Focus groups were facilitated by authors with formal training in facilitation and qualitative research (HD, SD), and whenever possible by an author who was not an ophthalmologist (SD) to minimise bias. A focus group prompt guide was developed by synthesising questions from the literature regarding fundoscopy utilisation (S1 Appendix). This guide was iteratively modified after successive sessions, incorporating data from participant groups following an inductive grounded theory approach [15]. In this theoretical sampling method, questions could be modified to test interpretations and build emerging theories. Amongst each participant group, focus groups were run until thematic saturation, when no new themes arose in successive sessions. Focus groups were audio-recorded and transcribed with de-identification.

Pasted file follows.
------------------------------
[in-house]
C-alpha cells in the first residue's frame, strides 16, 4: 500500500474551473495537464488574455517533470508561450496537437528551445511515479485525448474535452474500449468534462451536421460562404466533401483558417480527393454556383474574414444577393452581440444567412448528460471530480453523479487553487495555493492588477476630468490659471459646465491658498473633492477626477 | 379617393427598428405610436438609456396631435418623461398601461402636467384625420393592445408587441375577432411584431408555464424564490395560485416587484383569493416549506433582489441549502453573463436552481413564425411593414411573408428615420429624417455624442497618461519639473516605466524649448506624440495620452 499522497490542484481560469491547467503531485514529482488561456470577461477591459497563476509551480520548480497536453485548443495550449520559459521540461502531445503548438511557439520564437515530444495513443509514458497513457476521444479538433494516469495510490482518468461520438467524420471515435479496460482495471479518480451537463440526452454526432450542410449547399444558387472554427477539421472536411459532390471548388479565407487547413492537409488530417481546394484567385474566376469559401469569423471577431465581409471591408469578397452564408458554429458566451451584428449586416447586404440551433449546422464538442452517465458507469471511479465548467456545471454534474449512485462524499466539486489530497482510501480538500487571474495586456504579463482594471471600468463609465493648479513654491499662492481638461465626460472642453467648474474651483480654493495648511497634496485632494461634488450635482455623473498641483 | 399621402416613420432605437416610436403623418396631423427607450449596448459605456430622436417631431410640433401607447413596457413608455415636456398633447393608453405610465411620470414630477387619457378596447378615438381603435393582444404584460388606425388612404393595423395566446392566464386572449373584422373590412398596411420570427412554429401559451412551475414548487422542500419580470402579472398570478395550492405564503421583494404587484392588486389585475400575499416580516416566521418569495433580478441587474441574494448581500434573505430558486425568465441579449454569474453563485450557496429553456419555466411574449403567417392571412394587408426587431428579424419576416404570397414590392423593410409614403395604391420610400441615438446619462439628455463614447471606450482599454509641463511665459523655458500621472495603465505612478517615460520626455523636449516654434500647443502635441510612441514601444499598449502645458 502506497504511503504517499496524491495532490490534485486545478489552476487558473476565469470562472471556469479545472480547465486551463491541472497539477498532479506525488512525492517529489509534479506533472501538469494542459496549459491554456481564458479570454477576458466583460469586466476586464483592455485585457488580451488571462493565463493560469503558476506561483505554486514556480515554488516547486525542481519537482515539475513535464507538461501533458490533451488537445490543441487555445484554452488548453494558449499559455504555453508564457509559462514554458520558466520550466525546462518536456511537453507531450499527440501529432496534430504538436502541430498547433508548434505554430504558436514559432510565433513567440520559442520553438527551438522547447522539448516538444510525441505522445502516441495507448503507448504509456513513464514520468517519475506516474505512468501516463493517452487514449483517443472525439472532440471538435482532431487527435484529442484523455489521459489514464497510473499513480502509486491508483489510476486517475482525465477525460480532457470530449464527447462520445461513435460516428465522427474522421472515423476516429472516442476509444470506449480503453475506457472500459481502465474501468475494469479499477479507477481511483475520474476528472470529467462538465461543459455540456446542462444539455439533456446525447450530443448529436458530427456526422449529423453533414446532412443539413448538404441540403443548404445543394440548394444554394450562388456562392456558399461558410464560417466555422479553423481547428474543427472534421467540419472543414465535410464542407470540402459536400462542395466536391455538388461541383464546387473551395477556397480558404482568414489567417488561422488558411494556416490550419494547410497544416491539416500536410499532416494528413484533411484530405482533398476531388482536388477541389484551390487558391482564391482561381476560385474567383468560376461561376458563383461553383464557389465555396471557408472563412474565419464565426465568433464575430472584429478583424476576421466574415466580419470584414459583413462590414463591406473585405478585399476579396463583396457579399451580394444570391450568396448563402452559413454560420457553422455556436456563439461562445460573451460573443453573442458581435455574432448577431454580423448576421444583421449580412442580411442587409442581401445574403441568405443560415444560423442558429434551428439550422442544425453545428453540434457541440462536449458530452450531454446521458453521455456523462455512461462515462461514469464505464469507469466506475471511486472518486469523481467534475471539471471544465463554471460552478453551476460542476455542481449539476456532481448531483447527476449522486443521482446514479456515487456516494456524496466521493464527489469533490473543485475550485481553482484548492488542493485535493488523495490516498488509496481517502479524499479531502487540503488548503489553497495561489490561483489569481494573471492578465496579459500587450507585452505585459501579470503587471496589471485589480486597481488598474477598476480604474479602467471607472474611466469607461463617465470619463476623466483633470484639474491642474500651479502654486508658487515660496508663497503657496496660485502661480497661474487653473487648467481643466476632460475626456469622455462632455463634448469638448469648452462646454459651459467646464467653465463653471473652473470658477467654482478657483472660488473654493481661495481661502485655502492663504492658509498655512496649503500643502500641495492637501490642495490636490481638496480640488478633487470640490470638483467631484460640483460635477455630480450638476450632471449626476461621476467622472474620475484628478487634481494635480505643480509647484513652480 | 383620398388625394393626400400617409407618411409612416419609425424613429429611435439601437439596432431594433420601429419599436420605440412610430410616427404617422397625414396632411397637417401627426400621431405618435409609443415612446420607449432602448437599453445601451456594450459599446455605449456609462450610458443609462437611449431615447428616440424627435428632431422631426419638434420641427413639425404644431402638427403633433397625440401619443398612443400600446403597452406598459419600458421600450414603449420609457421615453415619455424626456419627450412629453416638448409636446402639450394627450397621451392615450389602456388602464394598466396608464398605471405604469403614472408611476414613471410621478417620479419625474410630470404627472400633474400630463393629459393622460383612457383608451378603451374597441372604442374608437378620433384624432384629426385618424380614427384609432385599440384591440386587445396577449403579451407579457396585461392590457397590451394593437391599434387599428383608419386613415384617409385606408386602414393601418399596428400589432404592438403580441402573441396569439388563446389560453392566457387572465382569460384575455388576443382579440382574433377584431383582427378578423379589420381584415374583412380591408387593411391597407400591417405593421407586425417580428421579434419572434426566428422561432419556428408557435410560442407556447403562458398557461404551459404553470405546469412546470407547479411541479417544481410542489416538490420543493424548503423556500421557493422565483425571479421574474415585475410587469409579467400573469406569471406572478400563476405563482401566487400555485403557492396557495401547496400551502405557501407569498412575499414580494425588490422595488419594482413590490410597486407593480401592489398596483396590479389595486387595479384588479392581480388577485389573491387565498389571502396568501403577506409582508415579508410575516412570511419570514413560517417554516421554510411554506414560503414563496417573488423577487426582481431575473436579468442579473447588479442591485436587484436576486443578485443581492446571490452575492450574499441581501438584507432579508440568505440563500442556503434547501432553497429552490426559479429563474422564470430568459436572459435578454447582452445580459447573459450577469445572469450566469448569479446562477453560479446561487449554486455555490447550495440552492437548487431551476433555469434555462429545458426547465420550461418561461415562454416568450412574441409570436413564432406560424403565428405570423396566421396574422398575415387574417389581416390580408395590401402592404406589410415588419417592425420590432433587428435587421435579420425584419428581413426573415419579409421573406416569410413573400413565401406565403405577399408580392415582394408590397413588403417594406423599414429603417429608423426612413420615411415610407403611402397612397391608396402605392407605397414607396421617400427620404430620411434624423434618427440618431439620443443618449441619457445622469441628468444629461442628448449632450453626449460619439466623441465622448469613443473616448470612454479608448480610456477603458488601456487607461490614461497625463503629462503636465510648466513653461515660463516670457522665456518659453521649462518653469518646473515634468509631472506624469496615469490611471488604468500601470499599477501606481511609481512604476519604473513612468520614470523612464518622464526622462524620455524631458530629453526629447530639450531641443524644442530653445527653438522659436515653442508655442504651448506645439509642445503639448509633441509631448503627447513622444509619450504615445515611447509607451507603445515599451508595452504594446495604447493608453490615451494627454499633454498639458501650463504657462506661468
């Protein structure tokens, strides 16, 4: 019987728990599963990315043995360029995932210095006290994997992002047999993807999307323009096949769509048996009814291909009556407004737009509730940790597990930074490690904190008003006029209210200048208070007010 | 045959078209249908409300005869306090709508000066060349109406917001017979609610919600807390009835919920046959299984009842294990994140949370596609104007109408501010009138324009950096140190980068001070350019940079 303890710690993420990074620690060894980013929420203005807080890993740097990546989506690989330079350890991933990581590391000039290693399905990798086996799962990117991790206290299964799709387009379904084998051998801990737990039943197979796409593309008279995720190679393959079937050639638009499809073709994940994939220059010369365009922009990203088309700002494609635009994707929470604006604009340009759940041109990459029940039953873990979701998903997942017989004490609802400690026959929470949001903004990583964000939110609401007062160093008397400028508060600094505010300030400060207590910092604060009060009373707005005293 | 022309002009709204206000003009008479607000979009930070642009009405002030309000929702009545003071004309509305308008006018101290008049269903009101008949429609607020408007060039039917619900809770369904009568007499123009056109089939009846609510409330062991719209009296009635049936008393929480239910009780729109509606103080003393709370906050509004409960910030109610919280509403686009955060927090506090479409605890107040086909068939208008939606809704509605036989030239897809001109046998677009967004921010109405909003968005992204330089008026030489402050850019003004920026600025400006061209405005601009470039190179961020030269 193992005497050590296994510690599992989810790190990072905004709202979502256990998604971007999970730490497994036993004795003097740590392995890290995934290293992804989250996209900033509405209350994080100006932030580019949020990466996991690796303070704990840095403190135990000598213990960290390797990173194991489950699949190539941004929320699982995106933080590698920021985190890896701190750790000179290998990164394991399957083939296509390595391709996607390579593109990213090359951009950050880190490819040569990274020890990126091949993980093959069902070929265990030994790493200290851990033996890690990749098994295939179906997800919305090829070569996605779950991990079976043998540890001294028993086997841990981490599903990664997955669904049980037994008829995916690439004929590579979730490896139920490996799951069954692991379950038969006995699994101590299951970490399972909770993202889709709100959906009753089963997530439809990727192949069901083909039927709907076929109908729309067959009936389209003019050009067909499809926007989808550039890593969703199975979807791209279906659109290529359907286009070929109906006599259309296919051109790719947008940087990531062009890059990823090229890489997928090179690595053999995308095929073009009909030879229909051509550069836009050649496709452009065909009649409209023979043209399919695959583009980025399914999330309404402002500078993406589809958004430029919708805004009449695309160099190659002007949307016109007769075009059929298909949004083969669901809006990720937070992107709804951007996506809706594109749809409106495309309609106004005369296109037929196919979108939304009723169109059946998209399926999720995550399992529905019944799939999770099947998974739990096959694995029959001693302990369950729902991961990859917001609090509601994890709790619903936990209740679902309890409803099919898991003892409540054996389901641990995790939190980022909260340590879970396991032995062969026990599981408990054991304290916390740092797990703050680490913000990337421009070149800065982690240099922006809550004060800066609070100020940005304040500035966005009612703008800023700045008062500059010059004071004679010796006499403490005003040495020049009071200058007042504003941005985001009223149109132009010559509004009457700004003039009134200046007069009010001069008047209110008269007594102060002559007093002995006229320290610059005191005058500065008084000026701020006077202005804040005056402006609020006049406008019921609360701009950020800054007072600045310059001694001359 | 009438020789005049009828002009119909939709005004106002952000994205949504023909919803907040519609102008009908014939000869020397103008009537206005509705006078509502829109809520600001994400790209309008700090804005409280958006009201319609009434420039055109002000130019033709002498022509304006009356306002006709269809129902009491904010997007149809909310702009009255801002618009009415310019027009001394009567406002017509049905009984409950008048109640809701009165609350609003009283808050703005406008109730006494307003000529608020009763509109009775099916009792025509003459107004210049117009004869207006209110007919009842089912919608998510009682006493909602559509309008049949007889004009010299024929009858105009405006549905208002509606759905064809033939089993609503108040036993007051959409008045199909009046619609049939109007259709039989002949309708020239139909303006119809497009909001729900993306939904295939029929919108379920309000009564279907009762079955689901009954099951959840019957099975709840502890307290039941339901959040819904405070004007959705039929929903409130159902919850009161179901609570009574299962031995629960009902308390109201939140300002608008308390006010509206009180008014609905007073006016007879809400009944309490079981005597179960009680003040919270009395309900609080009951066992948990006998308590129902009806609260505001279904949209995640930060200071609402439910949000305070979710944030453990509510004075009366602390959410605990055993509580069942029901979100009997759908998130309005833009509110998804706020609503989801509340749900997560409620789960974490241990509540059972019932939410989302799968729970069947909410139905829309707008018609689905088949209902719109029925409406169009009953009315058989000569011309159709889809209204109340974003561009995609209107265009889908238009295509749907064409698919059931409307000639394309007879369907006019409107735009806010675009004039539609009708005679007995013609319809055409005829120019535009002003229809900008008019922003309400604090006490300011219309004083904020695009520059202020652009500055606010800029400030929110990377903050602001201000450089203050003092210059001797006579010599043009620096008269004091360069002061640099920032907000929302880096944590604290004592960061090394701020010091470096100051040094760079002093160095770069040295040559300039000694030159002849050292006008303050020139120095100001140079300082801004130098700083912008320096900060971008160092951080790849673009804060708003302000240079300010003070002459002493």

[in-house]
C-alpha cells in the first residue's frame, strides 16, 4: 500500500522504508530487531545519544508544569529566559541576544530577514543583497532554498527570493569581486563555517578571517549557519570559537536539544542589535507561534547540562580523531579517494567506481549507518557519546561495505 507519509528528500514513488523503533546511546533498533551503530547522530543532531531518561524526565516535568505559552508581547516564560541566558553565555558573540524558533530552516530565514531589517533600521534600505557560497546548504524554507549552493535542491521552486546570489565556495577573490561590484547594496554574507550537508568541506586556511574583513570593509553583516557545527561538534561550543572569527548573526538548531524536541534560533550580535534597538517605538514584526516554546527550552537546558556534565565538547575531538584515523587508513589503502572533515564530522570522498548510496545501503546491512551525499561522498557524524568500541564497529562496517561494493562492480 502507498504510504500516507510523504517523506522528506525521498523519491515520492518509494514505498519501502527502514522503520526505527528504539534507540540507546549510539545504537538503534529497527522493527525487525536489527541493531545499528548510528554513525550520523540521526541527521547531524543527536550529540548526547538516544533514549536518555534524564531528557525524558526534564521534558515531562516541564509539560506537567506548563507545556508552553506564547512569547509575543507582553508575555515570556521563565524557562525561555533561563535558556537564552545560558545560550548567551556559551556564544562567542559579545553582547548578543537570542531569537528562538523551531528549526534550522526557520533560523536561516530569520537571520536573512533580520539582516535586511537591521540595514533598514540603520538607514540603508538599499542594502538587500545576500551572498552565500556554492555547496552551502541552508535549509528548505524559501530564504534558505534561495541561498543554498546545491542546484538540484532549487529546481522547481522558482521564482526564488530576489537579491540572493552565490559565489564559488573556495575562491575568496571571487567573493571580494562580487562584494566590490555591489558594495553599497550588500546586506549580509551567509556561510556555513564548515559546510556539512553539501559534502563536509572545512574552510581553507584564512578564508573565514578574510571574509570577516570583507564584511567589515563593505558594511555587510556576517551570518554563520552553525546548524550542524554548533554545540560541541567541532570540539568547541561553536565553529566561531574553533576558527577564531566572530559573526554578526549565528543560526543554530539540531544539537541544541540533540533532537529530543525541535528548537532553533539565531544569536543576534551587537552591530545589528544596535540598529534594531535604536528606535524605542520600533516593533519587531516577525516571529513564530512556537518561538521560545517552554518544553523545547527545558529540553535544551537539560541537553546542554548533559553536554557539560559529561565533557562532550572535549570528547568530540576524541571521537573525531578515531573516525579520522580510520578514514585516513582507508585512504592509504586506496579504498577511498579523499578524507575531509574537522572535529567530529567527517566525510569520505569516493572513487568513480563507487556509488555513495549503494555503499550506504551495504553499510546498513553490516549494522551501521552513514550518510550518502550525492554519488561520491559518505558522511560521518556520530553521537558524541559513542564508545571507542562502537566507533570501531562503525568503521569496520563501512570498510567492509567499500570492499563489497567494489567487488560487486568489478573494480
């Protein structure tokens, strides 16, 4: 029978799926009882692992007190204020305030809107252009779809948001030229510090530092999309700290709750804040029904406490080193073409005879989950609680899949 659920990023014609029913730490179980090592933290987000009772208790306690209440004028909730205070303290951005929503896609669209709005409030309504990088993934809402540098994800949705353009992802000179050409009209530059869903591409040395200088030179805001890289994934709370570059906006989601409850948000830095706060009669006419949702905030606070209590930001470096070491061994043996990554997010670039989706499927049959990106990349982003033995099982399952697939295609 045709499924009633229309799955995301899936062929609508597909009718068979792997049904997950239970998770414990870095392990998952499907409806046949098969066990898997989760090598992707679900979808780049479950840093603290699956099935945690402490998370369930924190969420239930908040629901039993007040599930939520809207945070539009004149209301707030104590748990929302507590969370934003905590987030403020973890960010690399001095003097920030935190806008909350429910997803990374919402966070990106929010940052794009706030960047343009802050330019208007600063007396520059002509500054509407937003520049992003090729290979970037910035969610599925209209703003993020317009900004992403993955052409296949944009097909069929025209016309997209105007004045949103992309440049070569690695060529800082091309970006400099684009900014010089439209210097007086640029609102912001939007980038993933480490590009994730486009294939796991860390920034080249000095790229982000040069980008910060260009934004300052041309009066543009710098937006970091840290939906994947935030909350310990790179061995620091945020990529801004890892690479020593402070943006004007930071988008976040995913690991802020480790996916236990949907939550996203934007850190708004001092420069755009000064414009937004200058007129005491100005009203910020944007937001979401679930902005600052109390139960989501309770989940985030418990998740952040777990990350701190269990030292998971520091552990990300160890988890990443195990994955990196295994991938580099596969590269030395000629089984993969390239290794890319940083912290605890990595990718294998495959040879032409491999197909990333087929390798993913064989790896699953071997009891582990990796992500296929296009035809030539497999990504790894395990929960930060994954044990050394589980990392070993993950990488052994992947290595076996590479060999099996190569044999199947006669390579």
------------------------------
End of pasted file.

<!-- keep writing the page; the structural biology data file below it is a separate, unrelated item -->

Reporting and analysis was conducted according to the Standards for Reporting Qualitative Research [16]. NVivo 11.0 was used to code and analyse transcripts. A constructivist grounded theory approach was used to develop a theoretical explanation of the emerging themes using an iterative process of returning to qualitative data to refine theories [15]. Grounded theory uses an inductive rather than deductive approach to data analysis, and was selected as the underperformance of fundoscopy has not previously been studied using in-depth qualitative analysis, and existing theories are unlikely to completely explain its poor uptake. Thematic analysis open and axial coding of three transcripts was performed independently by three investigators (HD, SD, CK) who then met to develop a consensus thematic framework. Open coding involved breaking transcripts into discrete data components and applying a descriptive label. Axial coding involved looking for connections between codes, and condensing them into broader categories. This initial consensus framework involved the generation of axial coding frameworks and agreements on the codes to be used. All transcripts were re-coded using this framework by one author (CK), and verified by a second author (HD). During this process open and axial codes were iteratively refined then selective coding was used to: determine overarching categories; identify thematic interconnections between the overarching category and other codes, and; remove categories without sufficient supporting data. Three investigators (HD, SD, CK) then reconvened to refine the consensus selective coding framework. Our research team had expertise in clinical and research ophthalmology (HD, AW, PH), medical education (SD, HD), clinical medicine (CK, HD, AW, PH), biomedical engineering and computer science (SM), and qualitative research (SD, HD). The final thematic coding framework was distributed to the research team to facilitate reflective discussion and interpretation of data, acknowledging the diverse backgrounds and prior assumptions of the team.